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France set to miss its fiscal targets

Tuesday, August 12 12:45:37

France's top officials are preparing the ground for another failure to meet fiscal targets, using weak growth and inflation to seek leniency from European partners.

The government has promised to come clean on the state of the economy after the publication of second quarter GDP data on Thursday, which are expected to register barely any growth.

Record-high jobless numbers, 16-year low housing starts and waning industrial output: most indicators already give a bleak image of the economy in the second quarter, with higher consumer spending a rare and insufficient bright spot.

Warning of tough economic times ahead, the government has broken away from a months-long "recovery-is-there" narrative to emphasise the difficulties, eyeing EU rules that allow the possibility of exemptions from targets if growth deteriorates.

Finance Minister Michel Sapin will "tell the French the truth, face reality without hiding anything" after the data is released, Prime Minister Manuel Valls said when asked if the time had come for the government to revise deficit targets.

While officials say the timing and detail of the announcement is still being discussed, economists are convinced this week's data will show France cannot meet its existing targets to bring its public deficit to 3.8 percent of GDP this year and down to the EU's cap of 3 percent of GDP in 2015.

"It's clear they will not meet the deficit target either in 2014 or 2015. We'll be quite far from it," said Societe Generale economist Yacine Rouimi. SocGen has a 3.4 percent public deficit forecast for France in 2015 while the government has so far stuck to its 3.0 percent projection.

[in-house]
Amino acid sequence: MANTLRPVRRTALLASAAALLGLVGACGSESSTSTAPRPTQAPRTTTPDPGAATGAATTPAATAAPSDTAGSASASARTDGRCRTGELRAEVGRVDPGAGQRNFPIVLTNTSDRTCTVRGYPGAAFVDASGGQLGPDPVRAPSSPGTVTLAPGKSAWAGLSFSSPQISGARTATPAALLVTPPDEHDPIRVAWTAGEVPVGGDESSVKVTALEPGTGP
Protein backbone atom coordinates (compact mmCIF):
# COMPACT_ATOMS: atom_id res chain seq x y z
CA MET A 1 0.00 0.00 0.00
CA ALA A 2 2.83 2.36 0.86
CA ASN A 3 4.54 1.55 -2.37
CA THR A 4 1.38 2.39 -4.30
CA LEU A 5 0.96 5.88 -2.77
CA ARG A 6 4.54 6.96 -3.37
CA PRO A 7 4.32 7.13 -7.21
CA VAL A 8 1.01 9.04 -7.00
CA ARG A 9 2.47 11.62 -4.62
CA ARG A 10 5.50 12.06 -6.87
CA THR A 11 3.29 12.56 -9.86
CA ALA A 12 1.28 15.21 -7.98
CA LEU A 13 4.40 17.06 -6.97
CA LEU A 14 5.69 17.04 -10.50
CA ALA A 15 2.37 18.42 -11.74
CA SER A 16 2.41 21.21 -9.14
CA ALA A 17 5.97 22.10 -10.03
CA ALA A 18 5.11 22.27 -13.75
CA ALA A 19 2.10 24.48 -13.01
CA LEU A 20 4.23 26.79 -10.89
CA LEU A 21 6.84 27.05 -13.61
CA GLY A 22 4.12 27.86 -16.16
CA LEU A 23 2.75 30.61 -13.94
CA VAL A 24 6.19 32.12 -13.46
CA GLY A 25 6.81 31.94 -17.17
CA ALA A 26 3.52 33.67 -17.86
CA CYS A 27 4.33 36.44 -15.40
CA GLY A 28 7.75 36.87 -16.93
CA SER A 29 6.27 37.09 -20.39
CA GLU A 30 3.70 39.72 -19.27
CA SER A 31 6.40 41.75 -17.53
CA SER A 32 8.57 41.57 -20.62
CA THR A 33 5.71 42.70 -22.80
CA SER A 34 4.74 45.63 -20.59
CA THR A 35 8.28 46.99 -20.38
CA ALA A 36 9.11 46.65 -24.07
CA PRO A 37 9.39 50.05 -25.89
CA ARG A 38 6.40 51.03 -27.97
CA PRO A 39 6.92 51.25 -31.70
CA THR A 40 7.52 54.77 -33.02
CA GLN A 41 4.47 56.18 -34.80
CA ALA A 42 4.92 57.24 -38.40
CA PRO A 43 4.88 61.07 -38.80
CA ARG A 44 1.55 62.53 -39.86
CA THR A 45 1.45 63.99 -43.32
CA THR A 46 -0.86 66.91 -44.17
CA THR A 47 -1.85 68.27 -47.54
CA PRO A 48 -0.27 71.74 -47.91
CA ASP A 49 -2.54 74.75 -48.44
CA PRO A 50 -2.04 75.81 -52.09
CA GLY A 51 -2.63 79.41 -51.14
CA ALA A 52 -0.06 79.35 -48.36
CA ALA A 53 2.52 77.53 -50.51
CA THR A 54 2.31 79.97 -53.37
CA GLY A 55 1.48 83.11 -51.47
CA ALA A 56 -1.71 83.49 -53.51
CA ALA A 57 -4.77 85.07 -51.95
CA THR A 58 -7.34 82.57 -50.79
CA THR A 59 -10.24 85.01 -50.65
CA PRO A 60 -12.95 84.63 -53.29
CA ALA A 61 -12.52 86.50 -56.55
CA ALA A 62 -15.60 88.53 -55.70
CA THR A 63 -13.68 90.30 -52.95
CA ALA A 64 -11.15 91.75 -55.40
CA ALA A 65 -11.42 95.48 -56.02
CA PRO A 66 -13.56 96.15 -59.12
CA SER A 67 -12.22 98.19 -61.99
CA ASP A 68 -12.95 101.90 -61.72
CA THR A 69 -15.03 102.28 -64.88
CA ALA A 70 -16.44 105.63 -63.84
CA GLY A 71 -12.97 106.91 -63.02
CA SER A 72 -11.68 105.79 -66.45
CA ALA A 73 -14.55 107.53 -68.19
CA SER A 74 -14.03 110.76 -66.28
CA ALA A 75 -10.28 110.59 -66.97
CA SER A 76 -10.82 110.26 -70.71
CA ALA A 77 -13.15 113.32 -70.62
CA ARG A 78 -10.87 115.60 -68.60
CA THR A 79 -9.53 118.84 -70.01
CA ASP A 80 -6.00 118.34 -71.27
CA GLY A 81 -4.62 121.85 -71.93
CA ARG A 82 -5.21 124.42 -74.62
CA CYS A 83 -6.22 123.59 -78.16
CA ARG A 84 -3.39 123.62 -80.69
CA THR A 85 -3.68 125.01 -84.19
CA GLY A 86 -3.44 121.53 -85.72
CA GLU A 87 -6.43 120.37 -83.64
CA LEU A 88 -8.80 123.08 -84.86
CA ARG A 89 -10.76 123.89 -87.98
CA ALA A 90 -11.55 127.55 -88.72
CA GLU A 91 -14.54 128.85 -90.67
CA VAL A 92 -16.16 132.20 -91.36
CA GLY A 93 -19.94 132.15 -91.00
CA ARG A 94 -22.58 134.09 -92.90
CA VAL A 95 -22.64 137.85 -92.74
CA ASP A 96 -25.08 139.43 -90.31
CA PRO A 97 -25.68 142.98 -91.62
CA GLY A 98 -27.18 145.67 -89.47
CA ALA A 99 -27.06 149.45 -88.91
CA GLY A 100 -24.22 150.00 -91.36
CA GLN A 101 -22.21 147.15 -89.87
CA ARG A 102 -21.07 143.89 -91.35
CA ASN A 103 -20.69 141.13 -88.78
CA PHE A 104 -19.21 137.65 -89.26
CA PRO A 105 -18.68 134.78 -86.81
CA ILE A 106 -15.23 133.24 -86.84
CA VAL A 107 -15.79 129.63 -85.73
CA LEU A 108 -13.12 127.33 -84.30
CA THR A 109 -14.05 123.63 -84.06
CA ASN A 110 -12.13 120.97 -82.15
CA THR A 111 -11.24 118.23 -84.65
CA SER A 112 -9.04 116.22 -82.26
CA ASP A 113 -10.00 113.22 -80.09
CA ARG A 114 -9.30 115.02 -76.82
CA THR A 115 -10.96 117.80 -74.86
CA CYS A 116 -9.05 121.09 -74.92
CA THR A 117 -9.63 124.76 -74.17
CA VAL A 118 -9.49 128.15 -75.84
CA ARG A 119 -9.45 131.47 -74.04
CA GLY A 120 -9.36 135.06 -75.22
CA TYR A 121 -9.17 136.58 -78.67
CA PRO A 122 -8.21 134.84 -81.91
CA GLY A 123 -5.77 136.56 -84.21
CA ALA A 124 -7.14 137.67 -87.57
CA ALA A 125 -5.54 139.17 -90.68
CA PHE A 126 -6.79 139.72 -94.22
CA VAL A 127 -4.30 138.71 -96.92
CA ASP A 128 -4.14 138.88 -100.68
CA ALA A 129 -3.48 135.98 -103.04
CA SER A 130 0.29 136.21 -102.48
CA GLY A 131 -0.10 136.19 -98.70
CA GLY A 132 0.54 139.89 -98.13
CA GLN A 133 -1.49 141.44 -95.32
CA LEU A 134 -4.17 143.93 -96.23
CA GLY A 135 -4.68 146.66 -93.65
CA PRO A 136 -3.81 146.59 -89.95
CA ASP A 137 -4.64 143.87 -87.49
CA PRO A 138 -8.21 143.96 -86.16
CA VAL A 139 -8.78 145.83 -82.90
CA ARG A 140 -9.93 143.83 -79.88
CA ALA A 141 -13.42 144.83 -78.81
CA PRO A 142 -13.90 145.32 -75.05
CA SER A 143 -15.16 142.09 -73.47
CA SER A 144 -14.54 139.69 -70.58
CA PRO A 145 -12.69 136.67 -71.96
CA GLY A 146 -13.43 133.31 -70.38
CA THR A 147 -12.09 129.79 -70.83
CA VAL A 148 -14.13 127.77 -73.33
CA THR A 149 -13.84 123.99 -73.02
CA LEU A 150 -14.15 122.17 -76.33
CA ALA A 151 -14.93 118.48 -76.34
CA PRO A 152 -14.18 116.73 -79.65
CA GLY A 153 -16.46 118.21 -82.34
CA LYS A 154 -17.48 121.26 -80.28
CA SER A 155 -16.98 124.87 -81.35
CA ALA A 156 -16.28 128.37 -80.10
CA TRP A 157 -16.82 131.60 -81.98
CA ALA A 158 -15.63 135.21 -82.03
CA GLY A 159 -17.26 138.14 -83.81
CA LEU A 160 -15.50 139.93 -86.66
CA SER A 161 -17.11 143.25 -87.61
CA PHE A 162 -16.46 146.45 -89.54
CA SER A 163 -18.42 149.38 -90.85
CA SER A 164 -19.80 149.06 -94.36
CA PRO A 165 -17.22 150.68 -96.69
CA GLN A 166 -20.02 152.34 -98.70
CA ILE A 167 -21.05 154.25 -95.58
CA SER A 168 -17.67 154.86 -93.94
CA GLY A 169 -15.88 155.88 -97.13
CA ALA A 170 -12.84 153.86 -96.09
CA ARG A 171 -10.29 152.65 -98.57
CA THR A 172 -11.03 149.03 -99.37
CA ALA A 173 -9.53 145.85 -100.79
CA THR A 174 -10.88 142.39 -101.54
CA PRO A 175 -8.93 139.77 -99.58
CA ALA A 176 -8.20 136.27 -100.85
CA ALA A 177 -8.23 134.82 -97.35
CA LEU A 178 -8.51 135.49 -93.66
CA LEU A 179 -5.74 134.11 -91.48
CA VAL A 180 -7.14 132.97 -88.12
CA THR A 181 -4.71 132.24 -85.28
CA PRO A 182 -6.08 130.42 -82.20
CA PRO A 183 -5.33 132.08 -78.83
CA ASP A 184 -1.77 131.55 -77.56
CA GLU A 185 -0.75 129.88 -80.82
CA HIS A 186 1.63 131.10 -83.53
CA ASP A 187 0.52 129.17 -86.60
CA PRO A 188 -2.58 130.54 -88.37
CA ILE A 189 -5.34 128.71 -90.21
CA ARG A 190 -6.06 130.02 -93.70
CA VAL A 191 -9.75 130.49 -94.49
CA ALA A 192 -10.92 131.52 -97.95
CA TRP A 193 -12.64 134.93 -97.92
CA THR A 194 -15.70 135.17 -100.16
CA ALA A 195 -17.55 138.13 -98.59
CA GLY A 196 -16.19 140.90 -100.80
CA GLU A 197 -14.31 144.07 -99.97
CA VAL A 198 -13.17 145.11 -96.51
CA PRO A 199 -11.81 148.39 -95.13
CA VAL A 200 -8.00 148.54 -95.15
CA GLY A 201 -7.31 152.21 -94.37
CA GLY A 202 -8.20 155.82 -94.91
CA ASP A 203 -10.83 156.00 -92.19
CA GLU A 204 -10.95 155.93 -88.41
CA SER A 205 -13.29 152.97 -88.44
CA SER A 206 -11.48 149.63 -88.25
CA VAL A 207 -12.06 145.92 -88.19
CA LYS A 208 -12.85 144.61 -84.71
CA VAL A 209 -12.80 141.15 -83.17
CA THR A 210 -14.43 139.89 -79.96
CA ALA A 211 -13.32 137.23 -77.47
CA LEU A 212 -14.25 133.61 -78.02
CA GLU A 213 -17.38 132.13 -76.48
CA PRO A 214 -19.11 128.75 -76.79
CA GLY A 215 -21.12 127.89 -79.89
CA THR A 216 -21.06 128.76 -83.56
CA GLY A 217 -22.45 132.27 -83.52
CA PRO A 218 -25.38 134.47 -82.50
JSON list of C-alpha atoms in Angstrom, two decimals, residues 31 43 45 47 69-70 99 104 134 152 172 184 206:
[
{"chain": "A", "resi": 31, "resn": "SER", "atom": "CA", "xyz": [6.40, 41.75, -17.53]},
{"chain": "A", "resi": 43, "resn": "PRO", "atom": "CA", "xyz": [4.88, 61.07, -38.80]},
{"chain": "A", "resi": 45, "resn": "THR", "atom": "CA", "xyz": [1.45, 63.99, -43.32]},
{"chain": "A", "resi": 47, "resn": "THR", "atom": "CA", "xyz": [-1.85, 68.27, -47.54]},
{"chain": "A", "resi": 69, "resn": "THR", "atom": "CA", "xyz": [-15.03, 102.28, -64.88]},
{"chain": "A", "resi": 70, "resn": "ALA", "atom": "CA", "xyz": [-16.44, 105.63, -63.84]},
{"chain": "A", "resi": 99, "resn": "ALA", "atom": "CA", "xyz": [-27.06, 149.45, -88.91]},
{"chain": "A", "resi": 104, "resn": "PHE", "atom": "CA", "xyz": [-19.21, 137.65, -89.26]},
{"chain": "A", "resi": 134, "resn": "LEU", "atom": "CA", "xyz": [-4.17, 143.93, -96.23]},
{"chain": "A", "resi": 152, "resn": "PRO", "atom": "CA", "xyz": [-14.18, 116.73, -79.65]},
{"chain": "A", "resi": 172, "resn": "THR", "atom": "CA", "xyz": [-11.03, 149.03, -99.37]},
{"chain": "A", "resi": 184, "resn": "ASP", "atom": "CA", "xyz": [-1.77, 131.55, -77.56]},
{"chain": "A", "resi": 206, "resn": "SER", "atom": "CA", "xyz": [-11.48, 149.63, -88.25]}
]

A Reuters poll of 25 economists forecast the euro zone's second-largest economy eked out feeble 0.1 percent growth in the second quarter after stagnating in the first quarter, making the government's 1 percent growth forecast for the full year increasingly unlikely.

Data on Friday showed industrial output contracted by 0.5 percent over the quarter. A 1.0 percent quarterly increase in consumer spending, largely due to consumers turning up heaters because of worse-than-usual weather, will help but is unlikely to be enough to lift the economy out of its lull.

The last major unknown for second quarter GDP - stock variation - is volatile, Natixis Asset Management chief economist Philippe Waechter said, adding that it is possible the economy contracted.

Waechter expects 0.5-0.6 percent growth at most for the year and a public deficit above 4 percent of GDP this year and overshooting 3 percent next year.

Low inflation is further complicating the equation for the government in its drive to cut the debt and public deficit. Inflation figures due on Wednesday are forecast to show prices rose by just 0.6 percent year-on-year in July.

The government, which still benefits from record-low borrowing rates, had initially based its budget on a forecast of 1.4 percent inflation this year.

Last year, it revised its growth and deficit targets for both 2013 and 2014 when it published the draft 2014 budget bill in early September. Sapin has said he is waiting for Q2 GDP data before reviewing full-year growth. (Reuters)

For more visit: www.businessworld.ie